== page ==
Identifying and classifying individual landmarks, objects and the natural world so Google can serve the images in its search engine to link to other results such as Google Maps withincreased accuracy presents a variety of challenges. Visual recognition -- whether it comes from the camera lens or other means -- continues to gain intelligence, but it requires the help of humans, as well as machine learning and other technologies.
Search engines could be forced to reveal their ranking formulas, often viewed as the secret intellectual property behind their business model. The European Commission (EU) has proposed new rules that could require search engines, commerce sites and online platforms to explain how they rank results. In addition, they want these companies to reveal why they penalize or remove content on their sites from search results.
Google fell from its No. 8 position to No. 28, according to the annual Harris Poll Reputation Quotient poll released Tuesday. Apple also tumbled hard dropping from No. 5 to No. 29. One report suggests that Apple ranked as high as No. 2 in 2016. The 2018 Harris Poll Reputation Quotient measures the reputation of the 100 most visible U.S. companies as perceived by the general public. Amazon held on to its No. 1 ranking, retaining its lead from years gone by. Microsoft came in at No. 11.
Muck Rack makes it simple to find people, tweets, or articles that mention any name, keyword, company, hashtag etc. We've compiled this guide to help you make the most of your search.
Selecting a term
Start searching tweets, articles from media outlets, articles mentioned in tweets, journalists'
names, titles and bios with some suggested searches:
Companies or Topics (e.g. iPhone, Microsoft)
Phrases (e.g. "cloud computing") — use quotes to keep the terms together
Twitter handles (e.g. @username) — returns those who have mentioned or replied to
Names (e.g. "David Pogue")
Hashtags (e.g. #sxsw, #london2012)
Bio details (e.g. vegan, Olympics, father)
Muck Rack's Advanced Search allows for many boolean operators.
Find results that mention multiple specified terms, use AND or
+. For example, ensure each result contains both Elon Musk and Mark Zuckerberg by
searching Musk AND Zuckerberg or Musk + Zuckerberg.
Use the operators OR or , to broaden your search when you'd like either of
multiple terms to appear in results. (This is the default behavior of our search when no operators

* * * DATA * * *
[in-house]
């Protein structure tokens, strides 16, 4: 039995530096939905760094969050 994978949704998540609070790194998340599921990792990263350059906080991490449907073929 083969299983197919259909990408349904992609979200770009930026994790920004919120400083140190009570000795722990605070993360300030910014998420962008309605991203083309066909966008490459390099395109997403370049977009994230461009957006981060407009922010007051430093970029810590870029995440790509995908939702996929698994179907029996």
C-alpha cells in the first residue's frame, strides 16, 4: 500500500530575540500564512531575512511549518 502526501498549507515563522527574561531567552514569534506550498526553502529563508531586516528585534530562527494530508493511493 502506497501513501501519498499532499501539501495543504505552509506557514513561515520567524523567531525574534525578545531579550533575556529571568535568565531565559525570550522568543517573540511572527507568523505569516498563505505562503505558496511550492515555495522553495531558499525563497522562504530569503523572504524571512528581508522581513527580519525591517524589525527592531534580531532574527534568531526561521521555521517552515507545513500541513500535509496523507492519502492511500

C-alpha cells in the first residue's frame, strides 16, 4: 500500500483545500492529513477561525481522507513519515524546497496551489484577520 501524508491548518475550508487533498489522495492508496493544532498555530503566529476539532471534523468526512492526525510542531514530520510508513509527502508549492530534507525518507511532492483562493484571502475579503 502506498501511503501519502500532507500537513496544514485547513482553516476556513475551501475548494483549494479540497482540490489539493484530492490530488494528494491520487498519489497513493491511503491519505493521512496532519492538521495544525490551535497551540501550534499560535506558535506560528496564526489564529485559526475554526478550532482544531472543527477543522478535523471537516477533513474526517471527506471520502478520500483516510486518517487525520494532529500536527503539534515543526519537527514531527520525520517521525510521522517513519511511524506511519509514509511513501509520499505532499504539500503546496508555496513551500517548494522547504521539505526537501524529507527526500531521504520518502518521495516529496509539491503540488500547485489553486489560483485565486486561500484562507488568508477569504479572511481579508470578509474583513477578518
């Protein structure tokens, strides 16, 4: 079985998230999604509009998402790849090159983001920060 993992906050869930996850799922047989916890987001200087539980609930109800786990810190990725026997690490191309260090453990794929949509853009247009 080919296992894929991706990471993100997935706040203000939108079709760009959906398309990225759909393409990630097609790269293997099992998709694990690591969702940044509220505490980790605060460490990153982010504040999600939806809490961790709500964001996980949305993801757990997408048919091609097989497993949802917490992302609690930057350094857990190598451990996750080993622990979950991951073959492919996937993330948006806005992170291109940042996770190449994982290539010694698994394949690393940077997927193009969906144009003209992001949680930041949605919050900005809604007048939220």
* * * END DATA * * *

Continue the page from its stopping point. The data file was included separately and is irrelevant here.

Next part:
are used). For example, results will contain either cake or cookie by searching cake OR cookie or cake,cookie
Use NOT or - to subtract results from your search. For
example, searching Disney will yield results about the Walt Disney Company as well as Walt Disney
World Resort. To exclude mentions of Disney World, search for Disney -World or Disney
When using one of these operators with a phrase, enclose it in quotation marks. For example, you can
find results about smartphones excluding Apple's iPhone 4S by searching smartphone -"iPhone
Exact case matching or punctuation
If you're searching for a brand name or keyword that relies on specific punctuation marks or capitalization, you can
find results that match your exact query by adding matchcase: before the keyword you're searching for, like matchcase:E*TRADE .
Use parentheses to separate multiple
boolean phrases. For example, to find journalists talking about having fun in Disney World or
Disneyland, search for ("disney world" OR disneyland) AND fun.
An asterisk can be used to search for any variation of a root word truncated by the asterisk. For example, searching for admin* will return results for administrator, administration, administer, administered, etc.
A near operator is an AND operator where you can control the distance between the words. You can vary the distance the near operation uses by adding a forward slash and number (between 0-99) such as strawberries NEAR/10 "whipped cream", which means the strawberries must exist within 10 words of "whipped cream".